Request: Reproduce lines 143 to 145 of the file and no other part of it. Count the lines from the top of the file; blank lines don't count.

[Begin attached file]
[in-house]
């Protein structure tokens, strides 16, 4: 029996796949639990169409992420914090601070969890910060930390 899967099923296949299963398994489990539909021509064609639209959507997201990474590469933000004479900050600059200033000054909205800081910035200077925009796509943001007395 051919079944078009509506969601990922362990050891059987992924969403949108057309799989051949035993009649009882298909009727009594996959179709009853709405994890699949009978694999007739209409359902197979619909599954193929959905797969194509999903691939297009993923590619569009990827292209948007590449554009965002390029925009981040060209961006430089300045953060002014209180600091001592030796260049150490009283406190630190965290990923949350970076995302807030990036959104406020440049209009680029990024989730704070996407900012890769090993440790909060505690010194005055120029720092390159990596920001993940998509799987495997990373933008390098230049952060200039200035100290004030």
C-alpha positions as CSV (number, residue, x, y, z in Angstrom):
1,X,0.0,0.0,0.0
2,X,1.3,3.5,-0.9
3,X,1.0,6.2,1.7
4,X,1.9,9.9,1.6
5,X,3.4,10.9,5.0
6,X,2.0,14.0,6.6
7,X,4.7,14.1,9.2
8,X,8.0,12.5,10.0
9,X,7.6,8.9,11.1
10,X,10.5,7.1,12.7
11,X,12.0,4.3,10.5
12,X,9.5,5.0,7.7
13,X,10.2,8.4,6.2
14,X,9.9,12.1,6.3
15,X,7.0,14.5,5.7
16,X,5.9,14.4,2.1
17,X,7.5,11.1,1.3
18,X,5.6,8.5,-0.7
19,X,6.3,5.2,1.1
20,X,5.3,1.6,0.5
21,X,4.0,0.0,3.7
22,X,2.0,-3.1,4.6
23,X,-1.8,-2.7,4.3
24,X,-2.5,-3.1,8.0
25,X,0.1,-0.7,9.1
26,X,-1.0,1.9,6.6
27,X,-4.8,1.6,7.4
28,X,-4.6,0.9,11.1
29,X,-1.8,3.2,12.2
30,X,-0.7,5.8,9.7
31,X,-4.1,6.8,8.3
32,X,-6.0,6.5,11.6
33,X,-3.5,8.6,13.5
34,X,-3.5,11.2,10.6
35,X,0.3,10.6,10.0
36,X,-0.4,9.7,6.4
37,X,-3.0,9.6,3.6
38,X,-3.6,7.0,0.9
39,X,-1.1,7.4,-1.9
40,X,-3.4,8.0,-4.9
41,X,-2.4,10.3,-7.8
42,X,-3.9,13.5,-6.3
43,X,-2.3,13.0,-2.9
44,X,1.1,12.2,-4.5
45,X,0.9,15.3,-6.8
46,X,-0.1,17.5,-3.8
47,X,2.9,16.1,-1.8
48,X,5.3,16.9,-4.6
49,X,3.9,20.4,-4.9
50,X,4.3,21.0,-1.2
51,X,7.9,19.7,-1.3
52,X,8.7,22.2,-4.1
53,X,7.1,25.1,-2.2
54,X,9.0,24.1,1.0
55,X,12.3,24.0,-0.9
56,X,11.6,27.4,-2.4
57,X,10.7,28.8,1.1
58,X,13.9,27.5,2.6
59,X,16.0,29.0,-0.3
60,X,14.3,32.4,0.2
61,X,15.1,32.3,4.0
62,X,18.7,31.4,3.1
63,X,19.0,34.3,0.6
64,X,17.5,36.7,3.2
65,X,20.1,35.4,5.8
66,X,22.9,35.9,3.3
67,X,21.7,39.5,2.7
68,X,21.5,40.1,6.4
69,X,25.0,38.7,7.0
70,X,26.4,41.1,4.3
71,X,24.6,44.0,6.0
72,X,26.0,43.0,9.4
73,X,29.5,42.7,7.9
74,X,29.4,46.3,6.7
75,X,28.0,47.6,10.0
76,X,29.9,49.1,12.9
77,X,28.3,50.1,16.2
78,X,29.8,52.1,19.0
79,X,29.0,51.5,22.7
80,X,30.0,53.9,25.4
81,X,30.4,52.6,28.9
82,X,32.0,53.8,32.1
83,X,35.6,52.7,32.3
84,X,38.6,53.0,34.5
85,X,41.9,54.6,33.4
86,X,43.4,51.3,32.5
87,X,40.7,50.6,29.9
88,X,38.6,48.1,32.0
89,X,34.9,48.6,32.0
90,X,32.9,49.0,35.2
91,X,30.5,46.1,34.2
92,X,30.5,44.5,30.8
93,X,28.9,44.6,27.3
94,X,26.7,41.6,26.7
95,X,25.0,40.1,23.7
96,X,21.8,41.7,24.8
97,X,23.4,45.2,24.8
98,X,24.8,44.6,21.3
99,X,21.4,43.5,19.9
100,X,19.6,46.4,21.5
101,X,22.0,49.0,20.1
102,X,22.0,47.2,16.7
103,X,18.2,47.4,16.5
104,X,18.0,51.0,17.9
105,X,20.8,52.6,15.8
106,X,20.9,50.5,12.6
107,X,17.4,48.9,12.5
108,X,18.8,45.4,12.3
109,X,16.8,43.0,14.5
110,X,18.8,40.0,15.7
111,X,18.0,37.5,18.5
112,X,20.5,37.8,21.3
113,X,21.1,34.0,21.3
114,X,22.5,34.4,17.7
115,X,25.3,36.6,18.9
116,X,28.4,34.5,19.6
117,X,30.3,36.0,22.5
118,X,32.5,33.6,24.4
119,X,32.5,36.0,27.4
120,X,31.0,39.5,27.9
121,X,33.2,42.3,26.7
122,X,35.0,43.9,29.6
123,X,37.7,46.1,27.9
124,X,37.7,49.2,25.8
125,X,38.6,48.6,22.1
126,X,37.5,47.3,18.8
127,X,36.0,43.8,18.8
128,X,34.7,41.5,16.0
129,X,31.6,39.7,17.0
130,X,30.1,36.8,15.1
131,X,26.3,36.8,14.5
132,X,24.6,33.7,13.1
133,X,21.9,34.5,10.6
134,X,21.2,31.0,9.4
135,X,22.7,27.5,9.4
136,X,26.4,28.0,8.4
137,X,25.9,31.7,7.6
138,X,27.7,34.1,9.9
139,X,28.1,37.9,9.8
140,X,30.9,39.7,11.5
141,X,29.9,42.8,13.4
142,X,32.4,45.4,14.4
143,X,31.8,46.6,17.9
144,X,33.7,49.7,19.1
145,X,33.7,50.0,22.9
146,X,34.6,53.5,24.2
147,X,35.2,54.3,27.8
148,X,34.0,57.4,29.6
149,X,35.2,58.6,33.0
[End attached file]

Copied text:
140,X,30.9,39.7,11.5
141,X,29.9,42.8,13.4
142,X,32.4,45.4,14.4